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ARS Home » Plains Area » El Reno, Oklahoma » Grazinglands Research Laboratory » Forage and Livestock Production Research » Research » Publications at this Location » Publication #171796


item Williams, Robert
item Peal, Lila
item Bartholomew, Paul

Submitted to: Allelopathy Journal
Publication Type: Peer Reviewed Journal
Publication Acceptance Date: 1/10/2005
Publication Date: 4/15/2005
Citation: Williams, R.D., Peal, L.K., Bartholomew, P.W. 2005. Seed hydration-dehydration in an allelochemical (coumarin) alters germination and seedling growth. Allelopathy Journal. 15(2):183-196.

Interpretive Summary: Plants can give off chemicals that inhibit the seed germination or growth of neighboring plants. However, these chemical are often found in the soil at low concentrations and at these concentrations their effects on seed germination or growth bioassays are minimal. Seeds in the soil can absorb water and then dry as the soil moisture changes before the conditions are optimum for germination. During this time these chemicals could be absorbed by the seeds, which might affect their germination and growth later. We tested this theory by wetting seeds in an inhibitor (coumarin) and air drying the seeds before allowing the seeds to germinate. When the seeds were hydrated with the inhibitor their subsequent germination was delayed and the final germination was reduced as compared to untreated seeds. Further when the seeds went through several wetting and drying cycles, the effects of the inhibitor increased. This may be one answer to the question of how these chemicals work under field conditions.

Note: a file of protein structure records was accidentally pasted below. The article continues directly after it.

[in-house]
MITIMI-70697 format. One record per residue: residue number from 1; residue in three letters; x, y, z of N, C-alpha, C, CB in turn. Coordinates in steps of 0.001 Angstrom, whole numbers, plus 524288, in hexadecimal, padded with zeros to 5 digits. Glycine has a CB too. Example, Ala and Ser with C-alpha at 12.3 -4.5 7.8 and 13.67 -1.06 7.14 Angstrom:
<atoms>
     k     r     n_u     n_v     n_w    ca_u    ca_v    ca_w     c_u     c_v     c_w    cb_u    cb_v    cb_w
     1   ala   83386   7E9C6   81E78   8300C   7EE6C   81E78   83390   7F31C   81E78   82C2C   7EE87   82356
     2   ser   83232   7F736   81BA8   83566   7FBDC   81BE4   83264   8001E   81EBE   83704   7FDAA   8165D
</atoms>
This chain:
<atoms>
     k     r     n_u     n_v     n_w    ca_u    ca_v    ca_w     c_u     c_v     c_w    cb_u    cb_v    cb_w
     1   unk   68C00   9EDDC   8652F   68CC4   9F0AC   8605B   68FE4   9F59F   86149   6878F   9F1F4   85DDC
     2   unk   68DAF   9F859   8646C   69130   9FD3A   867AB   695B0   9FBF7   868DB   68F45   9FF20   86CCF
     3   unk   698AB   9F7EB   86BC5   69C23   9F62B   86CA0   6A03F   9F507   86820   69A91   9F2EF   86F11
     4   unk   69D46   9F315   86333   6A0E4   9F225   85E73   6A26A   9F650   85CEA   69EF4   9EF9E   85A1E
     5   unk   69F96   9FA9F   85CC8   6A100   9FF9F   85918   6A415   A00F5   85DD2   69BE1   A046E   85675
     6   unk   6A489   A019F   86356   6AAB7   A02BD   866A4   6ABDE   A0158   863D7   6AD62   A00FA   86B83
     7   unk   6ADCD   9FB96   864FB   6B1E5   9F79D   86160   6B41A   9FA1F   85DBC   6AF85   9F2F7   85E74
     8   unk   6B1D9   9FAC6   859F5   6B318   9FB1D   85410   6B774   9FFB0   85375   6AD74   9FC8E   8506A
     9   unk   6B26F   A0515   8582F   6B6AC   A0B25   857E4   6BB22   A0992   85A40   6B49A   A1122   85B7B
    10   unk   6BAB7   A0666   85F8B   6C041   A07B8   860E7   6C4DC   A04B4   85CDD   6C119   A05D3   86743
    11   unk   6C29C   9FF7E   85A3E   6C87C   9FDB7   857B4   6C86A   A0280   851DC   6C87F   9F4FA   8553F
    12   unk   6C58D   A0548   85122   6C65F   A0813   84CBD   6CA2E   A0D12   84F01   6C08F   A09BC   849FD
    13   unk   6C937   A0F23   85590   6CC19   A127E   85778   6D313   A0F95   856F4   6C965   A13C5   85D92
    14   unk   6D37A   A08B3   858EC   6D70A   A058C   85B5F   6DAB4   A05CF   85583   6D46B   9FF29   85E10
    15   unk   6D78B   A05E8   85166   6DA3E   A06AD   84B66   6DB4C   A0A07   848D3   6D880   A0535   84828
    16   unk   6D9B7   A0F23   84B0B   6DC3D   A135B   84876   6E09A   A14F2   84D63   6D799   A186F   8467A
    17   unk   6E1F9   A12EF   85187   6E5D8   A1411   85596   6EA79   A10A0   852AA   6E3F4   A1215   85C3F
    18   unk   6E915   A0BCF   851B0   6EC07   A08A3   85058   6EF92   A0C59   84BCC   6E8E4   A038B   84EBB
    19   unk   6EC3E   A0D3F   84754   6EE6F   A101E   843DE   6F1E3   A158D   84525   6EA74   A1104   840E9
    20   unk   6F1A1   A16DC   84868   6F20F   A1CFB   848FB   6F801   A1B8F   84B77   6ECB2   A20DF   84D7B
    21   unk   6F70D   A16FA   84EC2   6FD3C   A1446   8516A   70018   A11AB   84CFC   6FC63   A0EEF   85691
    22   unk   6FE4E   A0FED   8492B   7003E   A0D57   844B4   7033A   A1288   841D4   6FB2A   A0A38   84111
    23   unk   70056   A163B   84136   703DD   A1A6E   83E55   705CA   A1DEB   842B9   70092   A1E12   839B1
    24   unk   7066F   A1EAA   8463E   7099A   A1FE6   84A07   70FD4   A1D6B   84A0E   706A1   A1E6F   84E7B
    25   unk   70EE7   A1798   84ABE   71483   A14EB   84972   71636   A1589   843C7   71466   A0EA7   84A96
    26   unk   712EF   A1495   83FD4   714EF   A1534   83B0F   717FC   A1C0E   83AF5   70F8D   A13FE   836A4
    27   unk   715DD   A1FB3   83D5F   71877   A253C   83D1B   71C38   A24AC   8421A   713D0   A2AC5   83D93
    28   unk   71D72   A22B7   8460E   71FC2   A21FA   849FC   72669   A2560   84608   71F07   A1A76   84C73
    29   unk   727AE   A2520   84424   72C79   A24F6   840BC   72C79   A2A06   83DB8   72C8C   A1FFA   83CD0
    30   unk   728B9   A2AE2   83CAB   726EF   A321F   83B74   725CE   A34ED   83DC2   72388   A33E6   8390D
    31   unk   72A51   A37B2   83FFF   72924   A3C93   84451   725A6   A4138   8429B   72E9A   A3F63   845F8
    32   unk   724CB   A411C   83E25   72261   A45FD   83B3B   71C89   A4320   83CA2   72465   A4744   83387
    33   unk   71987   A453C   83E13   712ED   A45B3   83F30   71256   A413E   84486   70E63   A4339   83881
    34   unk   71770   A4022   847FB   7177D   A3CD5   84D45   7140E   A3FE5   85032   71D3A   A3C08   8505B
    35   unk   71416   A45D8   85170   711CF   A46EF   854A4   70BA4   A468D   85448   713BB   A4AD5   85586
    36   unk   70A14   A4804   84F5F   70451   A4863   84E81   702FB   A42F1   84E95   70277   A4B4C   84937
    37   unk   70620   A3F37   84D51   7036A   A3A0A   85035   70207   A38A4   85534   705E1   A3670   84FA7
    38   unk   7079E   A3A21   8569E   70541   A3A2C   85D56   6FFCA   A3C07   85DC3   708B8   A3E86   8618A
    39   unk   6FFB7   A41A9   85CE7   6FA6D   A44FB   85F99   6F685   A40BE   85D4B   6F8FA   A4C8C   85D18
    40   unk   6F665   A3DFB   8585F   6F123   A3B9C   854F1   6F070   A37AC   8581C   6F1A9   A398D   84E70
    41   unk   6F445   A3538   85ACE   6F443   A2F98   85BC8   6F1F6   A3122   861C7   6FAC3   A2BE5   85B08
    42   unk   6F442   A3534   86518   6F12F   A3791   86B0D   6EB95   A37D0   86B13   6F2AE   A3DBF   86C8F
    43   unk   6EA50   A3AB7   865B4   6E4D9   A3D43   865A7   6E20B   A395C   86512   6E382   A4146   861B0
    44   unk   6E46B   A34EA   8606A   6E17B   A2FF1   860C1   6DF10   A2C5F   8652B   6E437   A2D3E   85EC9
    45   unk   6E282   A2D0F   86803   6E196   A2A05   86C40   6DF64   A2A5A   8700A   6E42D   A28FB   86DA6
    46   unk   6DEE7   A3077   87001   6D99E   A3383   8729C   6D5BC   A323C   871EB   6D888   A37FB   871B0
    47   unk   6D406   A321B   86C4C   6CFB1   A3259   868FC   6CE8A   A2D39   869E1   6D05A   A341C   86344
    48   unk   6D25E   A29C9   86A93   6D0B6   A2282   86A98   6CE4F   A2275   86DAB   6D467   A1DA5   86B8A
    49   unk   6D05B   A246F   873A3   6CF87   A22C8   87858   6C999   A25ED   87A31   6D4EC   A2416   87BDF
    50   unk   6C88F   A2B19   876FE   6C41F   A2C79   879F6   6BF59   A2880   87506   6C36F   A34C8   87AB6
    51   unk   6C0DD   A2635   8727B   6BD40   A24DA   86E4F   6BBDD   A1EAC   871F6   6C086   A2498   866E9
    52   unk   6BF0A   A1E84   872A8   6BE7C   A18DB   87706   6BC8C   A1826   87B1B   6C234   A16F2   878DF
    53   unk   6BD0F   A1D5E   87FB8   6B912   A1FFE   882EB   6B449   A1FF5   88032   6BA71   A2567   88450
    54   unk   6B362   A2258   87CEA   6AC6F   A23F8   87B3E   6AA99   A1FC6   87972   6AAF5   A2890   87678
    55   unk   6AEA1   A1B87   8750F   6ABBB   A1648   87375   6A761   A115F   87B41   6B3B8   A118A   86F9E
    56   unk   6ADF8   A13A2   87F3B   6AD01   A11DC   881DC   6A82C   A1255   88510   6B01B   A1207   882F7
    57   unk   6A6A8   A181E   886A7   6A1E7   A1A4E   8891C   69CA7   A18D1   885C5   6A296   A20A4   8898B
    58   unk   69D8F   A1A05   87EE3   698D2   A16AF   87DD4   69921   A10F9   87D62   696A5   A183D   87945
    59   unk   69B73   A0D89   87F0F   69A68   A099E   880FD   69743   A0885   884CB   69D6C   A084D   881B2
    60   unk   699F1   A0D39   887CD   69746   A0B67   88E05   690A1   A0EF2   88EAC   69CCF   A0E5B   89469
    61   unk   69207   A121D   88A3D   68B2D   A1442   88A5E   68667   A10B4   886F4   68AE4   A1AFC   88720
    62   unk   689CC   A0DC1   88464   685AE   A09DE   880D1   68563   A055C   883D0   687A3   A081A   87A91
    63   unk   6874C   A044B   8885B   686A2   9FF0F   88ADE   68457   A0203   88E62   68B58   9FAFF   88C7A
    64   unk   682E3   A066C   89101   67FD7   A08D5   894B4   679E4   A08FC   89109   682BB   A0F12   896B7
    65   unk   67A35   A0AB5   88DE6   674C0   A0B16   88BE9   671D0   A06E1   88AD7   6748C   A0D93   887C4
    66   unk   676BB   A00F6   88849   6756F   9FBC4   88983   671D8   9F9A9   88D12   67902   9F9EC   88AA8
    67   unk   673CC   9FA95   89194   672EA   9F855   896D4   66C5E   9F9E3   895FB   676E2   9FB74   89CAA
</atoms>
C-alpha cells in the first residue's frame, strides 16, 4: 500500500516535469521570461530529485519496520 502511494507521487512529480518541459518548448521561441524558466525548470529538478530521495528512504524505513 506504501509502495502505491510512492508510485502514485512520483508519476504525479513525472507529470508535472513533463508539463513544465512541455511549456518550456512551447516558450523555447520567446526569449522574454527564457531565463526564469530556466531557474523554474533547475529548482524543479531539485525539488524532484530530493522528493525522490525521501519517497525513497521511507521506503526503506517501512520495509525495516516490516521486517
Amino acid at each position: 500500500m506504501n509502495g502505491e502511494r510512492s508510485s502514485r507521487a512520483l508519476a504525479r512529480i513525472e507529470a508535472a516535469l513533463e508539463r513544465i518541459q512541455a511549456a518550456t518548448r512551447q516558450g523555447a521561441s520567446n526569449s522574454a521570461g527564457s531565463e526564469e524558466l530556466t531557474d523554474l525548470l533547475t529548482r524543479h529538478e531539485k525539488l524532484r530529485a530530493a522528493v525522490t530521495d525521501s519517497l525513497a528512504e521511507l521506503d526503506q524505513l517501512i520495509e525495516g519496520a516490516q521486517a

Technical Abstract: We examined the effect of imbibition of an allelochemical on subsequent seed germination and seedling growth by exposing radish seeds to coumarin during hydration-dehydration cycles. When seeds were exposed to 10-5 and 10-3 M coumarin during imbibition for 2, 4 or 6 h, and transferred to water, subsequent germination was delayed. The longer the exposure to 10-3 M coumarin, the greater the delay in germination. Seeds exposed to coumarin (10-5 or 10-3 M) for 5 h, and air-dried for 14 h still showed an effect due to the allelochemical pretreatment. Seeds imbibed in 10-5 or 10-3 M coumarin, or water for 5 h, air dried for 14 h and germinated in water, 10-5 M or 10-3 M coumarin, had reduced radicle lengths at 48 h. If the seeds were hydrated in coumarin and dehydrated several times, subsequent radicle elongation was reduced. Seeds hydrated in 10-3 M coumarin for 1 to 3 cycles and germinated in either 10-5 M coumarin or water showed a decrease, while seeds hydrated in water for 1 to 3 cycles and germinated in 10-3 M coumarin showed a slight increase, in radicle length with increased number of cycles.